Stress Relief

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Stress affects human performance in so many ways that just to list the impact upon work would take half of this page. People under high stress become forgetful, are often late for work, miss appointments, have more sick days, have lower competence levels, are more irritable and difficult to get along with, are more likely to break things (by accident or intention) and are great candidates for the kinds of stress-related illnesses and accidents that drain Workers Compensation benefits.

Stress reduction must be a constant, on-going process in all our lives. It helps us avoid pain, illness and accident. And, a low-stress (or low-distress) lifestyle is certainly the most pleasant.

Once a client who was under a great deal of stress at the time said to me, urgently: "Look, all these options you've shown me for stress management are getting to be too much. It's like using a technique to put a patch on me here and another to put a patch on me there. I don't need to get better six months from now after I've learned a whole bunch of new things -- I need to be better now! Can't you just boil this stuff down to something simple I can understand and do right now? That I can use every day?"

Good question. In fact, thinking about it provided a whole new approach to helping with stress issues.

There is so much information and advice on stress these days that it's become stressful to sort through it to get help. Fortunately, the answer to my client's question is all that information and advice can be boiled down to three basic essentials:

1.) Optimum physical activity.
2.) Mastery of your thinking processes.
3.) A high level of self-esteem.
If you achieve these three things, you will be able to manage your stress, become highly stress-resistant, improve your health and physical well-being, raise your immunity to illness and improve your performance in everything you do.


Why recommend physical activity for stress relief?

Stress is first a physical response, and physical responses require physical countermeasures. Stress is a primitive physical response or set of automatic physical responses to any demand placed upon the individual. The strength of that response varies with the kind and strength of the demand and the circumstances under which the demand is made. For example, a ringing phone is a demand. It gets a different strength of response depending upon when it rings. If you are taking a usual number of calls at the office at times you expect them, the demand is relatively low and your physical reaction is probably minimal. If the phone rings in the middle of the night when you're worried about a seriously ill loved-one in the hospital, the demand and your response are going to be high.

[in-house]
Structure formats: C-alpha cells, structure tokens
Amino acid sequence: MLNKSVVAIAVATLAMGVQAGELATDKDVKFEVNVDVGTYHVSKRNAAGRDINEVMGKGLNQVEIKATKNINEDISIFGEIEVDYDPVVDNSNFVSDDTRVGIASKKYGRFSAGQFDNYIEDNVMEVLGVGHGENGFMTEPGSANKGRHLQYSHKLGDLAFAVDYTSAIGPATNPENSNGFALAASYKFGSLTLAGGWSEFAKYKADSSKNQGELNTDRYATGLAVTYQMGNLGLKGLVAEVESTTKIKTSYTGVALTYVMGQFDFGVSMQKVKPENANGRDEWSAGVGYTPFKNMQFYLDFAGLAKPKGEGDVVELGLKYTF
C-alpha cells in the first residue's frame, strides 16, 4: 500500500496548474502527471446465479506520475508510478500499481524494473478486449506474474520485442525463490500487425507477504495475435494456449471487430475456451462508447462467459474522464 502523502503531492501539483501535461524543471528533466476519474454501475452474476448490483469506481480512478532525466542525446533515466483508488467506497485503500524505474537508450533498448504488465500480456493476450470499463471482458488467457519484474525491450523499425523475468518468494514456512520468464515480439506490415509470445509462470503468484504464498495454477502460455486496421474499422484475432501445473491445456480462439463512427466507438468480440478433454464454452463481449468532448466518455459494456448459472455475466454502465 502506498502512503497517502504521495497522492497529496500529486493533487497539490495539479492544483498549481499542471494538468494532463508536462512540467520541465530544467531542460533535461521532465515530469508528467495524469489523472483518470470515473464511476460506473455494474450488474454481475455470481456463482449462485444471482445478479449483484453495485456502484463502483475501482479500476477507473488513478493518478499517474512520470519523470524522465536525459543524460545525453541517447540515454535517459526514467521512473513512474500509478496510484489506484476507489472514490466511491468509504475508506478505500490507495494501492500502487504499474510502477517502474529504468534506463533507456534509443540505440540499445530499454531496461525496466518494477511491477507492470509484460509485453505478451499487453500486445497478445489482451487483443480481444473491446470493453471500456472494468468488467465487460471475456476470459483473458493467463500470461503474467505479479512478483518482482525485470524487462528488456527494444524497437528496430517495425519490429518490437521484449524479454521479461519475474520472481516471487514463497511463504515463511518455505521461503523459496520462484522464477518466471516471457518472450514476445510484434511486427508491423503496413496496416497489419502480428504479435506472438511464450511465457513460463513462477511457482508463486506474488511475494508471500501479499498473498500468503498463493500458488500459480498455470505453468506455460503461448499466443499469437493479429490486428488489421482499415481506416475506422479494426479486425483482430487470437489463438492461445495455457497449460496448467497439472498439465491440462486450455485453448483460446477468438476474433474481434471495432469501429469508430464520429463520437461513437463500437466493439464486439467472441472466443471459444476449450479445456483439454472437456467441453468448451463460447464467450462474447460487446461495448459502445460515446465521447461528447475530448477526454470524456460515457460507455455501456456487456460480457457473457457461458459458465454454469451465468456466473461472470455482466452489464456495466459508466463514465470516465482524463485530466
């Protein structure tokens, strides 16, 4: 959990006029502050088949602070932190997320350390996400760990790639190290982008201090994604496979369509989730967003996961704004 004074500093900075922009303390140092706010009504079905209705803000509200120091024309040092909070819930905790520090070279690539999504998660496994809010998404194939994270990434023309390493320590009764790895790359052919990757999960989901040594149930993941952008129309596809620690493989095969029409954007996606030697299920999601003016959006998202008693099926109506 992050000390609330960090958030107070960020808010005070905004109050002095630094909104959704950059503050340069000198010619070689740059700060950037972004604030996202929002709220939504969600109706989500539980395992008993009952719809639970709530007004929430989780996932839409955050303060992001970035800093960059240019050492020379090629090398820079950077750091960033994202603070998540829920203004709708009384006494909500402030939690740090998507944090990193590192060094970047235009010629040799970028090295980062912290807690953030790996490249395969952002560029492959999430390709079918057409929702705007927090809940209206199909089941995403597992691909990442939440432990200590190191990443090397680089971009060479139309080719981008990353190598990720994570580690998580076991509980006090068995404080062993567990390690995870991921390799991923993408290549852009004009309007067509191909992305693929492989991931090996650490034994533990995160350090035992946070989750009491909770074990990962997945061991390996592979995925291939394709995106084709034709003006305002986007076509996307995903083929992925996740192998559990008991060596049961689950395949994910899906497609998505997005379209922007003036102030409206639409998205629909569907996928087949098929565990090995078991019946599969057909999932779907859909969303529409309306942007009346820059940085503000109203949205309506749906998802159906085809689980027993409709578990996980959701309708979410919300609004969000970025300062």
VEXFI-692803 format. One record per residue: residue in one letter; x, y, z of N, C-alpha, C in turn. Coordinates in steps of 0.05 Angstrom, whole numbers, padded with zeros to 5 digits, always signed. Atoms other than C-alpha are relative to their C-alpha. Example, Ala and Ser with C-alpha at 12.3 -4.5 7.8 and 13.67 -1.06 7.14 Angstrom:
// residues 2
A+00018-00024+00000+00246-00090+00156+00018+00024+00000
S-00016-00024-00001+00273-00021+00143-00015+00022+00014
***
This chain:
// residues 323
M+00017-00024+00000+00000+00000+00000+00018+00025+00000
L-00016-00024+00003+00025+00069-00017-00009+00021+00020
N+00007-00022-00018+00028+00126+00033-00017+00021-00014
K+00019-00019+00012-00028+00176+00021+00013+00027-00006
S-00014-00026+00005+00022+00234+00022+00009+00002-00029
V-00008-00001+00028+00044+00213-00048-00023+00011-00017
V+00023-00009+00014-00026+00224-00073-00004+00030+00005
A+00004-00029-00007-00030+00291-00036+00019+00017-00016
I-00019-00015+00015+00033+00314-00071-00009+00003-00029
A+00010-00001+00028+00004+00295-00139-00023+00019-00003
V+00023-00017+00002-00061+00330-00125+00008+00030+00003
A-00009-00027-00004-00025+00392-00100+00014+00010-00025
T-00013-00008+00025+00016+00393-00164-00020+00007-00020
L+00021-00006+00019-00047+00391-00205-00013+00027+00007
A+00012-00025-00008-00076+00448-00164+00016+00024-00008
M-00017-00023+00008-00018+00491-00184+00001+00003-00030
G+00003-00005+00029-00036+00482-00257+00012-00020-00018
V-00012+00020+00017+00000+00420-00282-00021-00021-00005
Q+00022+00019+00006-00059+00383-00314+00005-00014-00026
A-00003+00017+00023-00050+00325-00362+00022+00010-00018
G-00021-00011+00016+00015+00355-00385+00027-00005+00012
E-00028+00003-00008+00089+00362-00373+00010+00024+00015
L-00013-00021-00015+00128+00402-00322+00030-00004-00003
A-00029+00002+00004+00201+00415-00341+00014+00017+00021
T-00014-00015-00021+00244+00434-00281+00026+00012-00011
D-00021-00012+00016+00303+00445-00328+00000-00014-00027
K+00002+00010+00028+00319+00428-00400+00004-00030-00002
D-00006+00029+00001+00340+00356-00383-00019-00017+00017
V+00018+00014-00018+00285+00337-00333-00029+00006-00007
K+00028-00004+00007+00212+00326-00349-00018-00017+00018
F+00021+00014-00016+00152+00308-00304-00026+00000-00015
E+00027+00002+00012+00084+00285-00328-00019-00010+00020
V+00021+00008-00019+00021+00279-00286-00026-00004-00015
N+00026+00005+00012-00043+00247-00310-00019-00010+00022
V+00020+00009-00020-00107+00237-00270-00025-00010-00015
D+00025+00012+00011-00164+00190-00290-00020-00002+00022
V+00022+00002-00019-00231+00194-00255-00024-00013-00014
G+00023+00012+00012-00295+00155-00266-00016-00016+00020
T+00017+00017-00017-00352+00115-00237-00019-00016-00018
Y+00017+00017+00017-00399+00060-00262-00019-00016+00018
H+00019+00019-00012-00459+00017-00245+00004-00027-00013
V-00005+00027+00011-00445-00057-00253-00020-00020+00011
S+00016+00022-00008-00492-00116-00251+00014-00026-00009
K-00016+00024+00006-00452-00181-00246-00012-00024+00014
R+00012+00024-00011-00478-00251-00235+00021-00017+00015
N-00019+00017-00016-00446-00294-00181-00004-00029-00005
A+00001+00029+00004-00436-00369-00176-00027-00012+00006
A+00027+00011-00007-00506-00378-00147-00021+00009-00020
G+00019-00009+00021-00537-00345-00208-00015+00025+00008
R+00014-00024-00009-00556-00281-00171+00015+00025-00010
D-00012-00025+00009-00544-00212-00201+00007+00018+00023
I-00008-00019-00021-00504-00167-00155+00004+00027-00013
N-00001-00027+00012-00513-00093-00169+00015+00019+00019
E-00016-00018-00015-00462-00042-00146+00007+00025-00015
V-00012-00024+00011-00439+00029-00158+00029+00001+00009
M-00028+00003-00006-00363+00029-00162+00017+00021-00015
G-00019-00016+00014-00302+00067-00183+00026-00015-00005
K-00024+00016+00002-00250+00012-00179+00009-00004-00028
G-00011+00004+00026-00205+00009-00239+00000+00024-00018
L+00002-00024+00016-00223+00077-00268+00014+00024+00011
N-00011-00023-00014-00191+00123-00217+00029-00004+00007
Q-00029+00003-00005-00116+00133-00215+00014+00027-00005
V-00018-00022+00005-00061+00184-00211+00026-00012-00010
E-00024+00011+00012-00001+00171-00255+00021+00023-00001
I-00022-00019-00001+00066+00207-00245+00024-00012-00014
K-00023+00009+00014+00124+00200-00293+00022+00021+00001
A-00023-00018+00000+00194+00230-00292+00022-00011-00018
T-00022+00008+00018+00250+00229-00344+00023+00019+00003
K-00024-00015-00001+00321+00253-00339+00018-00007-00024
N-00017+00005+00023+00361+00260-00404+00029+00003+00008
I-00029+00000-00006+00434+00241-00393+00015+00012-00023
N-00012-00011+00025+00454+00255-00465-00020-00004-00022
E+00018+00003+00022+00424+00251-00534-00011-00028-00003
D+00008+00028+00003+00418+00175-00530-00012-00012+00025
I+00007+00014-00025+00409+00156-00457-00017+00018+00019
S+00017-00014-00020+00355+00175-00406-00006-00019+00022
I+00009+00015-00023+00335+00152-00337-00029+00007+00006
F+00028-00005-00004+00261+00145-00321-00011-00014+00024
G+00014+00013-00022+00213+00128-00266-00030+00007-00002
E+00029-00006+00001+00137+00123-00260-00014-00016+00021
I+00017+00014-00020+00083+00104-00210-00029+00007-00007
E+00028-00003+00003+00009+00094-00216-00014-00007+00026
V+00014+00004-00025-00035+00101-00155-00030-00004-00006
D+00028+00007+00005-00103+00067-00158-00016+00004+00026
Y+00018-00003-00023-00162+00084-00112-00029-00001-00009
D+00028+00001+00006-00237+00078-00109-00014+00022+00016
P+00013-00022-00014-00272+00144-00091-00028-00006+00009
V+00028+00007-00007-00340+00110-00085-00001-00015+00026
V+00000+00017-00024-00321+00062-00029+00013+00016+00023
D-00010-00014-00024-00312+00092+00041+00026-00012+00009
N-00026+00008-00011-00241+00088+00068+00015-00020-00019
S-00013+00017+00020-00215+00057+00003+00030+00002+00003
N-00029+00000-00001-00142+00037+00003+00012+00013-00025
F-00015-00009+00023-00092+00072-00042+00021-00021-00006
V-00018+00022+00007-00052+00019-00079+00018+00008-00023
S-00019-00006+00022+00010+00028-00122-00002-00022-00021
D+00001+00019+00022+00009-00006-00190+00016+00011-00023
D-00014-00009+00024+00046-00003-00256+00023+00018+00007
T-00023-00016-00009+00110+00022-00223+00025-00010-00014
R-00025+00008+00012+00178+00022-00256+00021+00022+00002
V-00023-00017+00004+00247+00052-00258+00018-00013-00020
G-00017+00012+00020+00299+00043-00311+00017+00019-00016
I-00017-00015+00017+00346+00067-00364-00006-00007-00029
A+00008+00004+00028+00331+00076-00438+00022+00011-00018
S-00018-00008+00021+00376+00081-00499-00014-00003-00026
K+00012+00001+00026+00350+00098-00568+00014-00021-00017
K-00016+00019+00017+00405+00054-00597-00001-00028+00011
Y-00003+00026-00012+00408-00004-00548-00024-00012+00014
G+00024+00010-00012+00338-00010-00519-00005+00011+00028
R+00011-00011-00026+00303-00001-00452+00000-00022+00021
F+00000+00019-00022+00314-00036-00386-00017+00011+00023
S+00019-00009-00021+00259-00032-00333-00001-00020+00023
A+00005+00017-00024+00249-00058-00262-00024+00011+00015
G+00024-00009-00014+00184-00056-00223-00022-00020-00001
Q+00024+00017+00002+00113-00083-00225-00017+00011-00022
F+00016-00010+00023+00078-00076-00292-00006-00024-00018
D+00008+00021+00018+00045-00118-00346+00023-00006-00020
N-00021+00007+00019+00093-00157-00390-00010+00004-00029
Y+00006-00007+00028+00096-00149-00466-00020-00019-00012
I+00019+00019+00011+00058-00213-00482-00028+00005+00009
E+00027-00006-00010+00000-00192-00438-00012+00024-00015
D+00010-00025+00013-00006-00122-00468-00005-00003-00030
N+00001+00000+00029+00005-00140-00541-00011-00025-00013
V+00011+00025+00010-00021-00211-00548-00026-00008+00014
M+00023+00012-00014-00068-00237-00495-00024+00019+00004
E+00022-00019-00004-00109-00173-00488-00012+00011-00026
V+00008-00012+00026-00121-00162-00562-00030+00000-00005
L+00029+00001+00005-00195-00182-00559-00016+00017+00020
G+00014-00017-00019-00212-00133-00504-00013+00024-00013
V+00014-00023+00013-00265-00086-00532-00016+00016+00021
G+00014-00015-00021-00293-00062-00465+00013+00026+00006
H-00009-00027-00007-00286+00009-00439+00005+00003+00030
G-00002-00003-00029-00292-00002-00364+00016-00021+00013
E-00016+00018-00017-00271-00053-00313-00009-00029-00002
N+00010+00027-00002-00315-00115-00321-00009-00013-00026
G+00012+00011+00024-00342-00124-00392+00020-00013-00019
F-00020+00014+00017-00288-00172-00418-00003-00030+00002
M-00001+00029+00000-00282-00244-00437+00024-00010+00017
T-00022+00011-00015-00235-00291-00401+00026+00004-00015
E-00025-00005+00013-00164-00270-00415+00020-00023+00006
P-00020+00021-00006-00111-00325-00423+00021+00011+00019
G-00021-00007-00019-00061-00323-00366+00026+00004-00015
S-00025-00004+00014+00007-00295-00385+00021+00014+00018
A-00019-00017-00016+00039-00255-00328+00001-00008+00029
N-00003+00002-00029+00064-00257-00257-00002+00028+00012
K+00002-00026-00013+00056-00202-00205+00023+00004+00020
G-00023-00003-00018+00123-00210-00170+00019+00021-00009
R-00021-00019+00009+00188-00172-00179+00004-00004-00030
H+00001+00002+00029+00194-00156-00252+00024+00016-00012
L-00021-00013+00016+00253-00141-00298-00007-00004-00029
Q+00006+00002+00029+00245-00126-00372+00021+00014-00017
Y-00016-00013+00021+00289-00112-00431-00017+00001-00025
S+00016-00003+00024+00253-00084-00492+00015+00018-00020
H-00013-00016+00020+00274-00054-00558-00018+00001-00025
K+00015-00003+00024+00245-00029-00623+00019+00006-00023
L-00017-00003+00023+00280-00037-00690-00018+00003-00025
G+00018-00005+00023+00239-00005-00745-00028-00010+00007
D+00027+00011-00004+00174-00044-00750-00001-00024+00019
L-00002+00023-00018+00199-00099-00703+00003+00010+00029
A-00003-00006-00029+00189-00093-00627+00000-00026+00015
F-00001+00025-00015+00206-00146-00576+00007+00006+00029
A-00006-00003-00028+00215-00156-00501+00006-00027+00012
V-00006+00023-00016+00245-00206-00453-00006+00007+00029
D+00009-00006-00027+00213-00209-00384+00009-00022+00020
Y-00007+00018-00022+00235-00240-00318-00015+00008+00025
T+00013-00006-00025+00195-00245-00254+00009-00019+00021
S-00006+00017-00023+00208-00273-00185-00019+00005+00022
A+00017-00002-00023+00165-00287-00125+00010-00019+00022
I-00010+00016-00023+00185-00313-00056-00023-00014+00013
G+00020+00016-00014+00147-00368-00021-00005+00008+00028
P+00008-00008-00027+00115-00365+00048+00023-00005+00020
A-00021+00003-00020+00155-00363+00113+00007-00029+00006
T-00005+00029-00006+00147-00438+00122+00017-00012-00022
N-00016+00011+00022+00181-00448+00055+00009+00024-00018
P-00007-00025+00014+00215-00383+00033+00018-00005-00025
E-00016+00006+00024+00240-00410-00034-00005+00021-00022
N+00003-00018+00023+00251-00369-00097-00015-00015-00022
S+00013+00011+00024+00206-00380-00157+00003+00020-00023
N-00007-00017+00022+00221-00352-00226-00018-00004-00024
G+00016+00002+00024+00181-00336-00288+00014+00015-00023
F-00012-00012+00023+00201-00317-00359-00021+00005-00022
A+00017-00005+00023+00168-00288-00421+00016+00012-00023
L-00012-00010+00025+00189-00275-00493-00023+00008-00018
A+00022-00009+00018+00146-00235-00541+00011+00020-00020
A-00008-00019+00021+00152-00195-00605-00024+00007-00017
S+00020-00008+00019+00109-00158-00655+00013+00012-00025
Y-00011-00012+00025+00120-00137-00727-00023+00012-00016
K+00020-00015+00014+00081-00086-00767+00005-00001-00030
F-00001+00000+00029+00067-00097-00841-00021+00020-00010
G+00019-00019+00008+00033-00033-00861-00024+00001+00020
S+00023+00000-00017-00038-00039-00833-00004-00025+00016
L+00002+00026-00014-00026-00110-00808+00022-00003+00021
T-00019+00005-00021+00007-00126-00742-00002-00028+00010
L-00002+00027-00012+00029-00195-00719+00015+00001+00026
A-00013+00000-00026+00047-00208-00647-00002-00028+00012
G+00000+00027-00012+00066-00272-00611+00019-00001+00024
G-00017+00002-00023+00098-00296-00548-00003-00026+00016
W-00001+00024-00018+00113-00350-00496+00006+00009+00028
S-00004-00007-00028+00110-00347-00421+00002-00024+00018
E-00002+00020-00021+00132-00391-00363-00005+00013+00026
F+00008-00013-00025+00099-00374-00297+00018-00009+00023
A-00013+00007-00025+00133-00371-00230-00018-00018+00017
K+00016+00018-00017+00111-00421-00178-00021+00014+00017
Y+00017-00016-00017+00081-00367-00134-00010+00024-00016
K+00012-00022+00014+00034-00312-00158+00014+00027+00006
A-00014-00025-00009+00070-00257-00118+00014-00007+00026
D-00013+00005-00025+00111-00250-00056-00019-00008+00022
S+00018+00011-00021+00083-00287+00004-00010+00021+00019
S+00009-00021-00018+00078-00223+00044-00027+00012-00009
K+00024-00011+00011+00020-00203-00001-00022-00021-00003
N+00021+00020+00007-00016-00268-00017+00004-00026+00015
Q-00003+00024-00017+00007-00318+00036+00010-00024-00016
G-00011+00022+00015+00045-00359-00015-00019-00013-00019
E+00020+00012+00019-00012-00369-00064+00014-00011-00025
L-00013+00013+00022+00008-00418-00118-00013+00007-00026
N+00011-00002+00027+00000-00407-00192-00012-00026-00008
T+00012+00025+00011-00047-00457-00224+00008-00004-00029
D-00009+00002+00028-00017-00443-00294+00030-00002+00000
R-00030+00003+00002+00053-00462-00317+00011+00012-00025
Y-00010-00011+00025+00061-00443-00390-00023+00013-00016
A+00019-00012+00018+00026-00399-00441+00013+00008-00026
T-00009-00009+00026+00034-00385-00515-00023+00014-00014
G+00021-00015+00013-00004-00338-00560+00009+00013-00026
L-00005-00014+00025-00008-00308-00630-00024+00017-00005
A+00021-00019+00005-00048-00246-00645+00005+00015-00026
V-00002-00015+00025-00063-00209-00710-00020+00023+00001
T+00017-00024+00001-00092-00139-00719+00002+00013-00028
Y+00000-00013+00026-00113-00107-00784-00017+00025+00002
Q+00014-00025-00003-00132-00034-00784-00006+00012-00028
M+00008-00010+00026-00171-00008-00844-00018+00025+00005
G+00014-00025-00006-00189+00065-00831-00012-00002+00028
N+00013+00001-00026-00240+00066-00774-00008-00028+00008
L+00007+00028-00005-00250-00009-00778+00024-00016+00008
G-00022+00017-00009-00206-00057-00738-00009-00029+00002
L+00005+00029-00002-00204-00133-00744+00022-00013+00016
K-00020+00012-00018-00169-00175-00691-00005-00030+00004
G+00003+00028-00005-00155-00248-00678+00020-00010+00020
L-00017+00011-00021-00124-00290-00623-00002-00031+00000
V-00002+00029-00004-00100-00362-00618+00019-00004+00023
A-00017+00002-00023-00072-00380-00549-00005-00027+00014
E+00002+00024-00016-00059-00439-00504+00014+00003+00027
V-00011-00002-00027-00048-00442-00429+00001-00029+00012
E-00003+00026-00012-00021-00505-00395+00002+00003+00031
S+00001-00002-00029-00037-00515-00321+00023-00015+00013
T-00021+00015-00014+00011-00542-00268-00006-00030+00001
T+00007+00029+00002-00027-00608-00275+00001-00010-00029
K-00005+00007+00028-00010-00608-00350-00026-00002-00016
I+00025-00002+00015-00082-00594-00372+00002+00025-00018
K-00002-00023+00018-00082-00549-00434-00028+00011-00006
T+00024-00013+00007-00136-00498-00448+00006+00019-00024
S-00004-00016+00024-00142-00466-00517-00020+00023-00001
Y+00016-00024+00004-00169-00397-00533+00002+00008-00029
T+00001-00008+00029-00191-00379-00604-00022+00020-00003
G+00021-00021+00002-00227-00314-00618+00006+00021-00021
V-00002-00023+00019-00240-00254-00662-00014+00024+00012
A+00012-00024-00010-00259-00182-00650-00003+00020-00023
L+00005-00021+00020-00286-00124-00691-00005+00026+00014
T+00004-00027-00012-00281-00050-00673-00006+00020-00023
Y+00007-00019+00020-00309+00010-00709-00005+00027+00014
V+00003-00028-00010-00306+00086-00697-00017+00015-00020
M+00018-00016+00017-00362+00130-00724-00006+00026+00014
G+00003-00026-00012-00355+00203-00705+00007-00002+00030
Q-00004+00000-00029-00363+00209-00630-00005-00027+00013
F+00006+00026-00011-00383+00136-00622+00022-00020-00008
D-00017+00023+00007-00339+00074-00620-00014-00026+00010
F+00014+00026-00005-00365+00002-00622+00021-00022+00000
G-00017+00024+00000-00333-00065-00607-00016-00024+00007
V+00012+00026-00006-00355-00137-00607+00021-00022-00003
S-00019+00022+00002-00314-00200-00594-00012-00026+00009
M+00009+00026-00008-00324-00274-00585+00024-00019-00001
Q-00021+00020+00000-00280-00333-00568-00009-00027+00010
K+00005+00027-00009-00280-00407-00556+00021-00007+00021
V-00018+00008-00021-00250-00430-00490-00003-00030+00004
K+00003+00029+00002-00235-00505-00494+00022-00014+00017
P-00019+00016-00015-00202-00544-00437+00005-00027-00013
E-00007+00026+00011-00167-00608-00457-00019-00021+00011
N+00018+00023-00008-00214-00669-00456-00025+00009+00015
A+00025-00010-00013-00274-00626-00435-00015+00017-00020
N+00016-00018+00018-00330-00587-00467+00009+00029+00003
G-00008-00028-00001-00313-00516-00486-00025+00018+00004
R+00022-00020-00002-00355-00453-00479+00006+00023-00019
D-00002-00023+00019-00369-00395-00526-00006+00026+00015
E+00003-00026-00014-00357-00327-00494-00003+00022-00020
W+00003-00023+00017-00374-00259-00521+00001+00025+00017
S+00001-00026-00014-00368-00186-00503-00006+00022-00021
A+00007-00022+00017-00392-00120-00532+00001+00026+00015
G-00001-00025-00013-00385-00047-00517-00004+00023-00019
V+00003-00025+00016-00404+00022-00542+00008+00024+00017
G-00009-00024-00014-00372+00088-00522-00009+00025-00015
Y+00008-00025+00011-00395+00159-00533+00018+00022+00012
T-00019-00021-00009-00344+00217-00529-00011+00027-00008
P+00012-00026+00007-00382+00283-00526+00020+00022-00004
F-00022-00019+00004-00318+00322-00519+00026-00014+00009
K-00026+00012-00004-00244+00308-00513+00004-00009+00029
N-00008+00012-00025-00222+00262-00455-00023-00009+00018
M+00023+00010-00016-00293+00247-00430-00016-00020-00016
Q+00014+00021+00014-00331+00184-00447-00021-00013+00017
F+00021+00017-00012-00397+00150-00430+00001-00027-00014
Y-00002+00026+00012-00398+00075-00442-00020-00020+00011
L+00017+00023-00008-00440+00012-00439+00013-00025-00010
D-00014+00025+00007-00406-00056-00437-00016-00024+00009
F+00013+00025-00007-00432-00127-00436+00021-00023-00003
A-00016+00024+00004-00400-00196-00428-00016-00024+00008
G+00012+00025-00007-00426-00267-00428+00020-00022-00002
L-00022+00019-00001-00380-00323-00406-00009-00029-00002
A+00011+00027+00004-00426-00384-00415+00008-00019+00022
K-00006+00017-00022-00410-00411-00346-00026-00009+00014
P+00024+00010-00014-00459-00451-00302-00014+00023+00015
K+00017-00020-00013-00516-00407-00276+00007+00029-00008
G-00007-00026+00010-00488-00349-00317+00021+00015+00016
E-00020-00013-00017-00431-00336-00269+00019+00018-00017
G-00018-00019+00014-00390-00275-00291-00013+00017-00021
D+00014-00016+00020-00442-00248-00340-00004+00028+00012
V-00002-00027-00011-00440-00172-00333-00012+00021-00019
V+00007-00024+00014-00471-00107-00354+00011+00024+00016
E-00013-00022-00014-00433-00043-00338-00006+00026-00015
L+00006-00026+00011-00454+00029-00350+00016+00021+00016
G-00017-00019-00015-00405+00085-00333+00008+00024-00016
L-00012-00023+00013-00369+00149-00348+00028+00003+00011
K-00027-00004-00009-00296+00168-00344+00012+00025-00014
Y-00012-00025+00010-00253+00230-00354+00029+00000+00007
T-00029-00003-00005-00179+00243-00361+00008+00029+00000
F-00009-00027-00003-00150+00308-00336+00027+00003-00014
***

The response is generally called the fight/flight response. It should be called the fight/flight/freeze/faint/fumble response, since those are the usual possible outcomes. But, whatever we call it, here's basically what happens in your body:

* Your heart rate goes up.
* Your blood pressure goes up.
* You begin to perspire to help keep the body cool.
* Blood is directed away from hands/feet/digestive system to power large muscles. * Your diaphragm (the muscle that works your lungs like a bellows) locks and your breathing becomes shallow and rapid. * Your pupils dialate to help you see the enemy better.

* Your awareness of hearing becomes more focused.
* Your digestive system shuts down so the energy expended there can be used where it's needed. (Or, alternatively, the system may attempt to void its contents, so you'll be lighter and move faster.) * Your immune and self-repair systems go on standby. After all, the processes of these systems are incompatible with heavy action. Besides, you need the energy to fight or run.

If you really need to meet a physical threat, all this is great. It prepares your body to do the job. Then, after doing the job -- destroying or avoiding the stressor --...
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